Academic journal article Cityscape

Changing Contexts and New Directions for the Use of Testing

Academic journal article Cityscape

Changing Contexts and New Directions for the Use of Testing

Article excerpt


Testing has long been a powertul instrument tor documenting housing discrimination. It is a valuable research method ior understanding housing market practices and the varied experiences oi particular groups oi homeseekers. In the iair housing eniorcement context, testing has proved to be the single most eiiective investigative tool ior collecting evidence oi illegal housing discrimination.

Testing laces limitations in both research and eniorcement. It conversely has the potential to be more widely used in segments oi the housing market where it has not been employed and in ways that are not always considered by researchers and eniorcement practitioners. This article otters some lessons trom previous testing that apply to conventional rental and sales testing and also to the new (rentiers where testing might be applied more widely and ettectively.

In the research context, paired testing has been used extensively to study race and national origin discrimination in the nation's housing markets (Turner et al., 2012). Testing has been used to study other iorms oi housing discrimination; ior example, disability and sexual orientation (Friedman et al., 2013). Paired testing has also been used to identity discriminatory practices in other markets; ior example, mortgage lending, homeowners insurance, employment, restaurants, hotels, and taxicab services (Fix and Struyk, 1992; Pager, 2007; Smith and Cloud, 1997; Turner et al., 2013).

Since the passage oi the iederal Fair Housing Act 47 years ago, paired testing has been used to gather evidence oi illegal housing discrimination. More than lour decades oi legal challenges to discriminatory housing practices based on testing evidence have led to many changes in housing-provider policies and practices. One outcome oi these changes, ior certain, has been greater compliance.

Mounting evidence, however, irom recent testing investigations and lair housing litigation indicates that some housing providers, those intent on violating lair housing laws, have become adept at disguising or altering their practices in a way that ellectively reduces their chances oi being detected by researchers, government eniorcement agencies, and, most importantly, ordinary consumers. New and more subtle iorms oi discrimination have been identified, leading Douglas Massey (2005) to conclude that racial discrimination in housing has become a "moving target."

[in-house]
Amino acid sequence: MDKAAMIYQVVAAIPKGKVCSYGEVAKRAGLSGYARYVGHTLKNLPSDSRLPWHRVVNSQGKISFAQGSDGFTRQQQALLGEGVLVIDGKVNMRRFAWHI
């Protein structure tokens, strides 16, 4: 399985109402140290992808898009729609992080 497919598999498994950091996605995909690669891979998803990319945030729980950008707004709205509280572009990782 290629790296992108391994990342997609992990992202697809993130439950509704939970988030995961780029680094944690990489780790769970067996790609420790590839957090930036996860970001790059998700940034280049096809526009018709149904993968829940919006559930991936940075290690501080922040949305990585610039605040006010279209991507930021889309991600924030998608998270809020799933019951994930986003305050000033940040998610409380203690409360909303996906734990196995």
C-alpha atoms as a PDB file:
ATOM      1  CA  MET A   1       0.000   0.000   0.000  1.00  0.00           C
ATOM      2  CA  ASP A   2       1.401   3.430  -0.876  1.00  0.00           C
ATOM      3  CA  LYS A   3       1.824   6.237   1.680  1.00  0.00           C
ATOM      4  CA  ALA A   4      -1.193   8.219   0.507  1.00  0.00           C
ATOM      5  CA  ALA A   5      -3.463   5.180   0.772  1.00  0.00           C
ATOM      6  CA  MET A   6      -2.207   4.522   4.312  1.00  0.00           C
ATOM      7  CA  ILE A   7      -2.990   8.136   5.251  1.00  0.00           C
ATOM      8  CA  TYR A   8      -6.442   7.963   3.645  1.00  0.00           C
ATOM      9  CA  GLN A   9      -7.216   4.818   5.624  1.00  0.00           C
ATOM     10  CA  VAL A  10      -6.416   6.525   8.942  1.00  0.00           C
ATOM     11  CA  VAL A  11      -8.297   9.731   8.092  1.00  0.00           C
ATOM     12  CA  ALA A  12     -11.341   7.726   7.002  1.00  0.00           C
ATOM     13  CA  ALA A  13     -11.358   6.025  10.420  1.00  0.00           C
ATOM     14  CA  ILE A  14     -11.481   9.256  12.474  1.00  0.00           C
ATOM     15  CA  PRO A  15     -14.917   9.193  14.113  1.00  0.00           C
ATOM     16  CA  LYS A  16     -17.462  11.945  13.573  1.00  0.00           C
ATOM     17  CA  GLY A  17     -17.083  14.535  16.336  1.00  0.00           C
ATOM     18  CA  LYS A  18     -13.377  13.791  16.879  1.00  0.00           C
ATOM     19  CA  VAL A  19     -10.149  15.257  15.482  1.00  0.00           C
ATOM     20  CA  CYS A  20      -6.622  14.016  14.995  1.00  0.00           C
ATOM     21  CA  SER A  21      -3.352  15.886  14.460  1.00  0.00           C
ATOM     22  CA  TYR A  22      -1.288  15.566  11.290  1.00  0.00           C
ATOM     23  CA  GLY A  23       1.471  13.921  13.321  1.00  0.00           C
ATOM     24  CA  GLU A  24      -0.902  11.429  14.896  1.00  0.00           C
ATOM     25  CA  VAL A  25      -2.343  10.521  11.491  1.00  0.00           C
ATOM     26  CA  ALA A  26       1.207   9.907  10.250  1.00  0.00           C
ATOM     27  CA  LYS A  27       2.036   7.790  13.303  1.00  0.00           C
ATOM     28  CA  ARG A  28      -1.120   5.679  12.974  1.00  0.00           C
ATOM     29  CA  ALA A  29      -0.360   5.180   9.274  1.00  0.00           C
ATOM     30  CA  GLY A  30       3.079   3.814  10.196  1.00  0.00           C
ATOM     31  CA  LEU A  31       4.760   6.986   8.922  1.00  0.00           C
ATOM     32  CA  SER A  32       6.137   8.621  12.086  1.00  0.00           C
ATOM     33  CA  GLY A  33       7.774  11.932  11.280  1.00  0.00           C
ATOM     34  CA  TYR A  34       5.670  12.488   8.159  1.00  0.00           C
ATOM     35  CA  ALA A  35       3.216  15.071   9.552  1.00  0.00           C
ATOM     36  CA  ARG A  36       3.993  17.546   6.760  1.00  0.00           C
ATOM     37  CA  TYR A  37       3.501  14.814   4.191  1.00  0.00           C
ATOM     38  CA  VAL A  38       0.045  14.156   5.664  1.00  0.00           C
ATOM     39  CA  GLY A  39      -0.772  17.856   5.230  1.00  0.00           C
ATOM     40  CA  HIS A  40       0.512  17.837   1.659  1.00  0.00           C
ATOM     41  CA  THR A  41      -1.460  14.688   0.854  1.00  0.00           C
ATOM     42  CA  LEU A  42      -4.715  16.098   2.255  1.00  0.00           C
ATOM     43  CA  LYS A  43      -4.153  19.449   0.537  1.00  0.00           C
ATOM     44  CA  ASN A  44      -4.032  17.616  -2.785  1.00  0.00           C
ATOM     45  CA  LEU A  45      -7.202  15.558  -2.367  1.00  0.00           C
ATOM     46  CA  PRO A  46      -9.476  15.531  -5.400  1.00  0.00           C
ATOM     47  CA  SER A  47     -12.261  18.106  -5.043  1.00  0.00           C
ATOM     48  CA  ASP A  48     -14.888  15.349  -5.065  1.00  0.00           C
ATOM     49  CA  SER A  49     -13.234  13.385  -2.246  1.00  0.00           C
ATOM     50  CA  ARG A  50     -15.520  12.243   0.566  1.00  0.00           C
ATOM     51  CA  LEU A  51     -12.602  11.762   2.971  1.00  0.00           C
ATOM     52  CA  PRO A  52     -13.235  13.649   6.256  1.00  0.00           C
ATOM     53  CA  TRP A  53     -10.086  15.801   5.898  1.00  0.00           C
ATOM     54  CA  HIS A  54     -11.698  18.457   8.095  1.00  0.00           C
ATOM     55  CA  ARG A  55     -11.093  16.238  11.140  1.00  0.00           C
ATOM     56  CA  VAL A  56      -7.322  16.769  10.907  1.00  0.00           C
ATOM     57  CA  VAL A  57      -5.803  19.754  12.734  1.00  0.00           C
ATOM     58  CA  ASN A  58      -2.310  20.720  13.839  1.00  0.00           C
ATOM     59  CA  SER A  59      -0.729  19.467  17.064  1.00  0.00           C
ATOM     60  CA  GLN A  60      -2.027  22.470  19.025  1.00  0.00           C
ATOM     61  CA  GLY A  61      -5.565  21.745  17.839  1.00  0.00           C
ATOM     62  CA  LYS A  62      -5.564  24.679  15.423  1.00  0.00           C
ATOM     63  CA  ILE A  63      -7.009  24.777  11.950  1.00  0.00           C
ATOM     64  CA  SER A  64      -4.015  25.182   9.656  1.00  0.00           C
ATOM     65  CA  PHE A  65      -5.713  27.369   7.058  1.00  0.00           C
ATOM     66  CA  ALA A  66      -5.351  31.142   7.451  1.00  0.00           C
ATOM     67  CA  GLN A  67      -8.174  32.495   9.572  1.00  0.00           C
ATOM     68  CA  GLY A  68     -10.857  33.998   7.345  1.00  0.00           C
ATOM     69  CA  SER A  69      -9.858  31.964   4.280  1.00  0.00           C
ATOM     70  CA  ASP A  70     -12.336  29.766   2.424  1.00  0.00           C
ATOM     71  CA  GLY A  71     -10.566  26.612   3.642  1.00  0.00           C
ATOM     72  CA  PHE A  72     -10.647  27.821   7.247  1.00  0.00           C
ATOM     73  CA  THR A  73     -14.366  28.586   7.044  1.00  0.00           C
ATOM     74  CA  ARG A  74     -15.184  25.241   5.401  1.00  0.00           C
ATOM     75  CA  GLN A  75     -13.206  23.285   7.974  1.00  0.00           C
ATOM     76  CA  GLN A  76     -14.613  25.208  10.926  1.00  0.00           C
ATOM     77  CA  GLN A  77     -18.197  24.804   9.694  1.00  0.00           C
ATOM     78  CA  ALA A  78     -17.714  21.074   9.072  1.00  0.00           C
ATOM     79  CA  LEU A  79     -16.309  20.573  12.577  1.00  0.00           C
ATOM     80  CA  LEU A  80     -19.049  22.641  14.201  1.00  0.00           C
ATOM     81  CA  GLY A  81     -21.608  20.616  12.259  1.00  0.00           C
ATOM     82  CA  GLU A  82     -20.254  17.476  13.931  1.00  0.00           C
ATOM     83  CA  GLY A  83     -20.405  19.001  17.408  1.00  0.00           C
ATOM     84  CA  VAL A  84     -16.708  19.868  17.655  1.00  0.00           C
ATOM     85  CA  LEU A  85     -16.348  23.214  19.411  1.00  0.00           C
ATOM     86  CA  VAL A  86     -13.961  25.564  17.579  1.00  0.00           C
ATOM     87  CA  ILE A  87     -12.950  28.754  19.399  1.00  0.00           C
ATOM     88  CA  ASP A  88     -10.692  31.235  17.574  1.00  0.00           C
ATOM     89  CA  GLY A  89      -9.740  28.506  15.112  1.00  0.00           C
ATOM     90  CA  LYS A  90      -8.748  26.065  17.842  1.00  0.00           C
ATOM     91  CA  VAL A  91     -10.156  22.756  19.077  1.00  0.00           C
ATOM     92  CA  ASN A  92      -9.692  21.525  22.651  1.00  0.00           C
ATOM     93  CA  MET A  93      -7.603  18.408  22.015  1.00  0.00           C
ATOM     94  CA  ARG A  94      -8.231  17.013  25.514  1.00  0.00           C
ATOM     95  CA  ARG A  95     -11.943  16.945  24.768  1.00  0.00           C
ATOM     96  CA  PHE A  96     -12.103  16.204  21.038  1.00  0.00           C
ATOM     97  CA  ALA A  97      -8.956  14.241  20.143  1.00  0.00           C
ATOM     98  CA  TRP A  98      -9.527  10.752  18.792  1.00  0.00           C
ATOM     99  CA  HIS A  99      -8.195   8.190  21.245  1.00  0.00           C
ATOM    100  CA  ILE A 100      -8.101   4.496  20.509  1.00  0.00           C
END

In view oi these changes, along with changes in the housing market in general and particularly in the way housing and housing-related services are provided, this article explores how testing might be more ellectively used in both research and eniorcement contexts to identity housing discrimination. We oiler some guidance about preliminary steps that might be taken to develop credible testing approaches to investigate or study housing market practices in segments oi the housing market that have received less attention since the passage oi lair housing laws and to more ellectively use testing in rental and sales markets, where this tool has long been employed. Finally, we point to some recommendations ior structural changes and new directions ior both research and eniorcement organizations that suggest how testing might be used to simultaneously advance our knowledge about discriminatory housing practices while seeking to eradicate these practices irom our nation's housing markets. Perhaps the most important lesson is the need to better understand the context in which housing is provided and discrimination occurs when developing testing programs ior either research or eniorcement.1

Contemporary Housing Discrimination: Lessons From New York City

The Fair Flousing Justice Center (FFTJC) is a regional civil rights organization that conducts testing throughout New York City and seven surrounding New York counties. Since 2010, systemic testing investigations conducted by FHJC have resulted in the filing of numerous tair housing lawsuits. …

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